My friends, it is here, in our woundedness, that we get close to the heart of the mystery of the cross. It’s true, as Christians we have 20-20 hindsight—we know about Easter—we know about Reusrrection. And, From whatever information the gospel evangelists give us, Jesus did too. But at that moment on the cross, he was forsaken, he was abandoned, he wasn’t faking it. And in order to transcend his suffering at that moment, Jesus had to give up hope! I’d like to read to you a paragraph from a meditation by the late James Griffiss, who was a theologian and seminary professor:
How easy it is for us to be deceived about hope. What we want to believe is that God will work out everything for our good in the end. The way may be difficult; things may get bad at times, but in the end all will be well. And sometimes, indeed, it does happen that way, and we are deceived all the more. We even try to do it with Jesus himself. We interpret his death according to our own understanding and our own idols: God made it alright for him, so he will make it alright for us. And so we avoid the cross and what it says, for it is not too difficult to turn the cross into that which puts God to the test. “I am your son, your chosen one, surely you are not going to abandon me now.” We can imagine that Jesus might have said that, might perhaps have thought it, because we have said it so many times ourselves. ... The cross frees us from that temptation, and it is our only hope. ... The cross frees us from the sin of testing, because Jesus died there; it is the end. Nothing is left, nothing on which he or we can depend except the cross, and the cross offers us nothing, not even itself. It offers only the God who led Jesus there and who leads us there to be crucified with him.
These are hard words! If I understand what Father Griffiss is saying, it’s that before we can even think about attaining our heart’s desire, we must first give it up. Our job is simply to abdicate—to abdicate control over anything and everything that ... well, just anything and everything. Like Abraham was willing to sacrifice his only son Isaac on a wilderness altar, we must abandon our impulse to control or possess anything, even ourselves. Before we can be delivered from the suffering we face, we must abandon the right to find our own way out. Our only hope is to give up hope.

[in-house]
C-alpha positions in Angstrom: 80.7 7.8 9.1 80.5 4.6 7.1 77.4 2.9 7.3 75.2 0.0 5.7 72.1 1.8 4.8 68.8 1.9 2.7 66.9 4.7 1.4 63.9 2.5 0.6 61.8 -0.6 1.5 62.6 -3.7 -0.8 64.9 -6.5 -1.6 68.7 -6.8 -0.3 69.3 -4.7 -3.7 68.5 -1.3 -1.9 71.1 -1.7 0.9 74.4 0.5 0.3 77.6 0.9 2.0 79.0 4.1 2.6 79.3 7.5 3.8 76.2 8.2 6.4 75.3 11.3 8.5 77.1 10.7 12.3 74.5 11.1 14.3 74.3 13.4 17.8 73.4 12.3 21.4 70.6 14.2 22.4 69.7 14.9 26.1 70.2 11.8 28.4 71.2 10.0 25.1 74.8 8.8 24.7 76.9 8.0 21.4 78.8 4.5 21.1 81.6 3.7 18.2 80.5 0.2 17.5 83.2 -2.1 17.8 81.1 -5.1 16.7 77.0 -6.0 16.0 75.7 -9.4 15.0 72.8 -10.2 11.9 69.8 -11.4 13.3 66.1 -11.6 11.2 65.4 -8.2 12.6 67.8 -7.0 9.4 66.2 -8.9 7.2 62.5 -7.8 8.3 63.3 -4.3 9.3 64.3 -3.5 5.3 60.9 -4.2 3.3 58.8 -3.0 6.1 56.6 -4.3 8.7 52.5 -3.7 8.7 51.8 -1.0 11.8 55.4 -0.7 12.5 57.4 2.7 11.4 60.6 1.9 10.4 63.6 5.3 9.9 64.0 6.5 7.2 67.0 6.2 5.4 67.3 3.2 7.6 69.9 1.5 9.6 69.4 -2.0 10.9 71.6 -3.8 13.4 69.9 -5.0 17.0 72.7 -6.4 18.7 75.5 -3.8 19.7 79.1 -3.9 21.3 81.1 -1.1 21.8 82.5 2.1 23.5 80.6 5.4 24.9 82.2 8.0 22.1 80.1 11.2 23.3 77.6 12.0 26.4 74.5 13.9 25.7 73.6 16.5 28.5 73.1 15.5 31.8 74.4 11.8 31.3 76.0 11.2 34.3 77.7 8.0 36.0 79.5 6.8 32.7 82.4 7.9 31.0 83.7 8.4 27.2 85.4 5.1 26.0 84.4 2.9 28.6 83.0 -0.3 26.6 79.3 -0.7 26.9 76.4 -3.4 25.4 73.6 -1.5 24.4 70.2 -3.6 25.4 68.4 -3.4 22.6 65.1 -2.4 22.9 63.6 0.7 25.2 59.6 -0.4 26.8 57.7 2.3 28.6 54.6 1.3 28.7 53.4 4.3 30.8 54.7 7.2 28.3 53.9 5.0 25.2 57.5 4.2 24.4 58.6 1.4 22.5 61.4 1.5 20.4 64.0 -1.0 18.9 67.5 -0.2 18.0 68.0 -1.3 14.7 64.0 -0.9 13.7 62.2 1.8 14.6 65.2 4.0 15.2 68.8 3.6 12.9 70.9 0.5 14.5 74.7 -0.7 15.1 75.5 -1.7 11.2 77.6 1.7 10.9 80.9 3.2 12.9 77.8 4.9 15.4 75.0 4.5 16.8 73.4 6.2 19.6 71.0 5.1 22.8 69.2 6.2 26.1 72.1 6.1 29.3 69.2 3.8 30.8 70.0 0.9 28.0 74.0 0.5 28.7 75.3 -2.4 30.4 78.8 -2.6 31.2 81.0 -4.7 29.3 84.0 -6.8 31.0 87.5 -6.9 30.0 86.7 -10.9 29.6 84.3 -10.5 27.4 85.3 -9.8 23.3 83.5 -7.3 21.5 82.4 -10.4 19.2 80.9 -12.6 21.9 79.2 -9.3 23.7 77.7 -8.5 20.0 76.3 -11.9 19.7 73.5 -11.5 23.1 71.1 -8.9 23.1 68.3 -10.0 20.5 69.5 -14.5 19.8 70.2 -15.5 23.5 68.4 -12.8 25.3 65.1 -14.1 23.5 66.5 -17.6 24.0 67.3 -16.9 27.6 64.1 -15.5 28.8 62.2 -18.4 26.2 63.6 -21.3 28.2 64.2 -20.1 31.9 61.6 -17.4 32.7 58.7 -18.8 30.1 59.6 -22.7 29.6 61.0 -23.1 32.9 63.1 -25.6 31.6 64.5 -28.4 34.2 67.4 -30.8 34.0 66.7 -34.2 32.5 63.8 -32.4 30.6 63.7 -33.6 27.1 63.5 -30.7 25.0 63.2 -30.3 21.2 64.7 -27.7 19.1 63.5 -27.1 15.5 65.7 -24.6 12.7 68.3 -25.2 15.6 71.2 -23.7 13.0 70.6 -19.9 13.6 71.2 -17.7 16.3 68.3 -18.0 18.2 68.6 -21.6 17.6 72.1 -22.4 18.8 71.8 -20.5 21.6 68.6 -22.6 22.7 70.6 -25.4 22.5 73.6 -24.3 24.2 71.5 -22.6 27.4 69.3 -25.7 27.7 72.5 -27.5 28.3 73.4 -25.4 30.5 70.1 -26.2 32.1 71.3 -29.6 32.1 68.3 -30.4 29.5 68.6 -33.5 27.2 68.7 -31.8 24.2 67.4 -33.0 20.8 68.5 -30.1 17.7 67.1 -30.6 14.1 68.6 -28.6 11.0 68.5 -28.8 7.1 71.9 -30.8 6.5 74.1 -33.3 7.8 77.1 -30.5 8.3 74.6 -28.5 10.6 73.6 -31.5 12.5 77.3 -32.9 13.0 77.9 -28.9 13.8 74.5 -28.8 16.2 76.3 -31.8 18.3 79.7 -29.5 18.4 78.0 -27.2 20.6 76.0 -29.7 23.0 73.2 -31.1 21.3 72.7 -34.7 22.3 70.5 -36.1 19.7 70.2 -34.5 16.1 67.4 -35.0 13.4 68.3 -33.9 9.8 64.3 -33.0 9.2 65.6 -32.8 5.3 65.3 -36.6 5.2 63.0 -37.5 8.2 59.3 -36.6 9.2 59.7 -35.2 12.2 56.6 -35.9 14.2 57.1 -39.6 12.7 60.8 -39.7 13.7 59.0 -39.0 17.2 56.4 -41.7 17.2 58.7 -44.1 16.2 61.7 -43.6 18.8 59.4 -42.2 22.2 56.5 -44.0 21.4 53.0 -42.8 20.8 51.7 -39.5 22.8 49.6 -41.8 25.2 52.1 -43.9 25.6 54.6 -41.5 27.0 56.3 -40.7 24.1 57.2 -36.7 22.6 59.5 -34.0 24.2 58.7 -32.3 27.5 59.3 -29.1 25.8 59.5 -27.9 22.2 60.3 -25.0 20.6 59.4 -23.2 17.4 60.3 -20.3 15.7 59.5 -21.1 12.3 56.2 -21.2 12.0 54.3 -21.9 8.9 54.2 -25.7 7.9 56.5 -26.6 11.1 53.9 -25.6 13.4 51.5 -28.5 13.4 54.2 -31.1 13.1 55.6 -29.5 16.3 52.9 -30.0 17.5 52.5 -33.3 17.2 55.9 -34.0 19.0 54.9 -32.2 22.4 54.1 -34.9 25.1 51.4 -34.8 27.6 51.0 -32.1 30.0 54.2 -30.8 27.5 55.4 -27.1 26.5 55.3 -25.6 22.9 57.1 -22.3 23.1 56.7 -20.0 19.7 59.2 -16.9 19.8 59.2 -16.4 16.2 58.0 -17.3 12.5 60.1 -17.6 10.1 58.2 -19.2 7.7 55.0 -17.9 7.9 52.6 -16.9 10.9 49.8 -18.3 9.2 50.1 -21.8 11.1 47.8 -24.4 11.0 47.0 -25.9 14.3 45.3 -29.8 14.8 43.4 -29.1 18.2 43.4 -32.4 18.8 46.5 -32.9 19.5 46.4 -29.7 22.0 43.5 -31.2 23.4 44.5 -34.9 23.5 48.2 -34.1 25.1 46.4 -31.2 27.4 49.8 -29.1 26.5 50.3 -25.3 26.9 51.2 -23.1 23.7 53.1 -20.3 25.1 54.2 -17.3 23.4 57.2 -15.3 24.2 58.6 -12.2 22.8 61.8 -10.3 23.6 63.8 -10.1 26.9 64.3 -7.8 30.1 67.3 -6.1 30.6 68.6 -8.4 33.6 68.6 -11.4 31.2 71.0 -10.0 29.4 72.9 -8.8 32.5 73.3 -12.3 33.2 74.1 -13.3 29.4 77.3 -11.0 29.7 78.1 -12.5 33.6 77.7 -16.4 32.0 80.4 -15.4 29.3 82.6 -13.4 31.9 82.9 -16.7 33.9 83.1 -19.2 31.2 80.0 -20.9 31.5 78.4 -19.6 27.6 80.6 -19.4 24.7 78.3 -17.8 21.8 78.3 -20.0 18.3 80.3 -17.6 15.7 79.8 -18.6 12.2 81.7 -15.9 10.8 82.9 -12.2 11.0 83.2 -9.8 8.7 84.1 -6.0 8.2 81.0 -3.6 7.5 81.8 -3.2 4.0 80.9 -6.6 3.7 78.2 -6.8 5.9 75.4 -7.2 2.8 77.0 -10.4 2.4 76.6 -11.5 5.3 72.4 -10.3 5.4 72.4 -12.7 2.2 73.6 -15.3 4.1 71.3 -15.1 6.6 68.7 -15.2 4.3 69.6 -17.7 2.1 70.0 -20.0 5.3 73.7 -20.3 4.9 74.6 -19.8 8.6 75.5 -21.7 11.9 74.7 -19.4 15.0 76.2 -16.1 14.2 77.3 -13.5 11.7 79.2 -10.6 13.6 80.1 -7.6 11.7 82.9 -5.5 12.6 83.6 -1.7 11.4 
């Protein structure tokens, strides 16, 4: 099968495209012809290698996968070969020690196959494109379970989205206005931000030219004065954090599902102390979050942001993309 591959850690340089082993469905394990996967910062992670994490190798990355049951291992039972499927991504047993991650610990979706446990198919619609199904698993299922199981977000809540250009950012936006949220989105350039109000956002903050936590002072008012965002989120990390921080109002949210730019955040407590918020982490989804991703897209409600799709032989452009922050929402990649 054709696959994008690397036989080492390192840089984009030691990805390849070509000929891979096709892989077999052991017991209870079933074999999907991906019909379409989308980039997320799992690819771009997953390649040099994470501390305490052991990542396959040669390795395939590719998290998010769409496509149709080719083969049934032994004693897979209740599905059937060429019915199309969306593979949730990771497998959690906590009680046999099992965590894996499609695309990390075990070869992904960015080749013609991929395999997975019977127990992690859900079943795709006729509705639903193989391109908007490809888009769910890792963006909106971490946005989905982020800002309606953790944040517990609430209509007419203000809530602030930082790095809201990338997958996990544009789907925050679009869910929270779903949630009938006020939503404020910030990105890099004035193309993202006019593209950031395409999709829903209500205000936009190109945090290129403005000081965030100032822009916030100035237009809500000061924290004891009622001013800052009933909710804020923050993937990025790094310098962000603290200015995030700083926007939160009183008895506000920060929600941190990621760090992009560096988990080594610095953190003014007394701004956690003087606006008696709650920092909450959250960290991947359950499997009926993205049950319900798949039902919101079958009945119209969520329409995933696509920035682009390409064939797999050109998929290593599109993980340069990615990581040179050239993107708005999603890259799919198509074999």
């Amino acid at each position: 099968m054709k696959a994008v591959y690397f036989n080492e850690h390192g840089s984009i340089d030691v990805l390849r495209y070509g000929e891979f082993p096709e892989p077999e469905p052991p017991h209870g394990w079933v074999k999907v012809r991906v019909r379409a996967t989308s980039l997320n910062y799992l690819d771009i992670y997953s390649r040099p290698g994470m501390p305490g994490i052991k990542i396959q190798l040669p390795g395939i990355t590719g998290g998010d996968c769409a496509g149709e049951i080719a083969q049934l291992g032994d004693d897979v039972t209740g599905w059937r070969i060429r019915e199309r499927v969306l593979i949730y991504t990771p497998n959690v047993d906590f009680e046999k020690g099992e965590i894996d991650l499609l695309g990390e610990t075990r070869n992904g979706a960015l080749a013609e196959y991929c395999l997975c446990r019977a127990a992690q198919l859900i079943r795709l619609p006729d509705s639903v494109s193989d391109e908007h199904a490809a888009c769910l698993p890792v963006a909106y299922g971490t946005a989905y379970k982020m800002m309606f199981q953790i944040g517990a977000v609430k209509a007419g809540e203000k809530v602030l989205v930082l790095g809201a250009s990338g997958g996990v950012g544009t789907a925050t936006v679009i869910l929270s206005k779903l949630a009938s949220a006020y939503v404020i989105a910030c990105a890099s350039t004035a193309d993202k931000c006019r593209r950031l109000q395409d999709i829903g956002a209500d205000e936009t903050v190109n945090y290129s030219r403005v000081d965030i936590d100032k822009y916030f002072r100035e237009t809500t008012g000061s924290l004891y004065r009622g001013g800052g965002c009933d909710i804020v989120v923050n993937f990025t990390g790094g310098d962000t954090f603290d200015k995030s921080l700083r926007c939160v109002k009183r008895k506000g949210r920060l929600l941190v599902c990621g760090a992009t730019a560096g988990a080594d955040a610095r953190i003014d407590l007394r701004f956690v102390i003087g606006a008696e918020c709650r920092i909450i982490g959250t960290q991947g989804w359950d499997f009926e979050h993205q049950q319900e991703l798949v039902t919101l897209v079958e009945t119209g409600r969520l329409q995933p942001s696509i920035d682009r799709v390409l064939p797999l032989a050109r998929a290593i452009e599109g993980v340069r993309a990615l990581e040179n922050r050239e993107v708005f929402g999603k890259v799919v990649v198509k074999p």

For me, the most beautiful image of this kind of abandonment is found in the first moments of a human being’s life outside the womb. A baby emerges From the security it has known for nine months, where it has been nourished, and given food and oxygen through the umbilical cord connection with its mother. And then, right when that child sees the light of day for the first time, the cord is snapped. And there’s an instant between the time that source of life is cut off, and the child draws its first breath, where life itself hangs in the balance.
I believe that, as baptized christians, we are called to live in that moment—hanging in the balance—where we give up the hope, give up the security of everything we have ever known, and face God’s unknown future, silent before the mystery, ready to be taught how to breathe. Our trust in God is well-placed—don’t think I’m telling you otherwise—but it has to be a mature trust, one born of suffering, free of any conditions or qualifications. It won’t do to tell God we trust him, so long as he will promise to do this or that. Our trust must be simple and unconditional.
The Jewish writer Elie Weisel tells the story of an event that took place in a Nazi concentration camp. The authorities decided to publicly execute two inmates, one an old man and one a teenage boy. In front of the entire camp population, these two prisoners were hanged. The old man died quickly and, so it seemed, relatively painlessly. The boy, however, stuggled, and took a long while to die. As he hung there, writhing at the end of a rope, someone cried out in anguish, “God, where are you?!” He might just as well have said, “My God, my God, why have you forsaken me?” And in a moment of insight and illumination, another prisoner responded, pointing at the slowly dying form of the boy, and said, “There he is, there is God, hanging on that rope.”
Our God is, for our sake, a suffering God, a crucified God. That’s why we have crucifixes, so that in our suffering, we can see our crucified God, abandoned with us and for us. On this Good Friday I invite you, in the name of the church, to bring your woundedness, your betrayal and your betray-ing, and, with Jesus, give up hope. Come to the cross, be abandoned and forsaken with him, and him with you, that you may live.
Almighty God, whose most dear son went not up to joy but first he suffered pain, and entered not into glory before he was crucified: mercifully grant that we, walkingn in the way of the cross, may find it none other that the way of life and peace, through the same, Jesus Christ our Lord.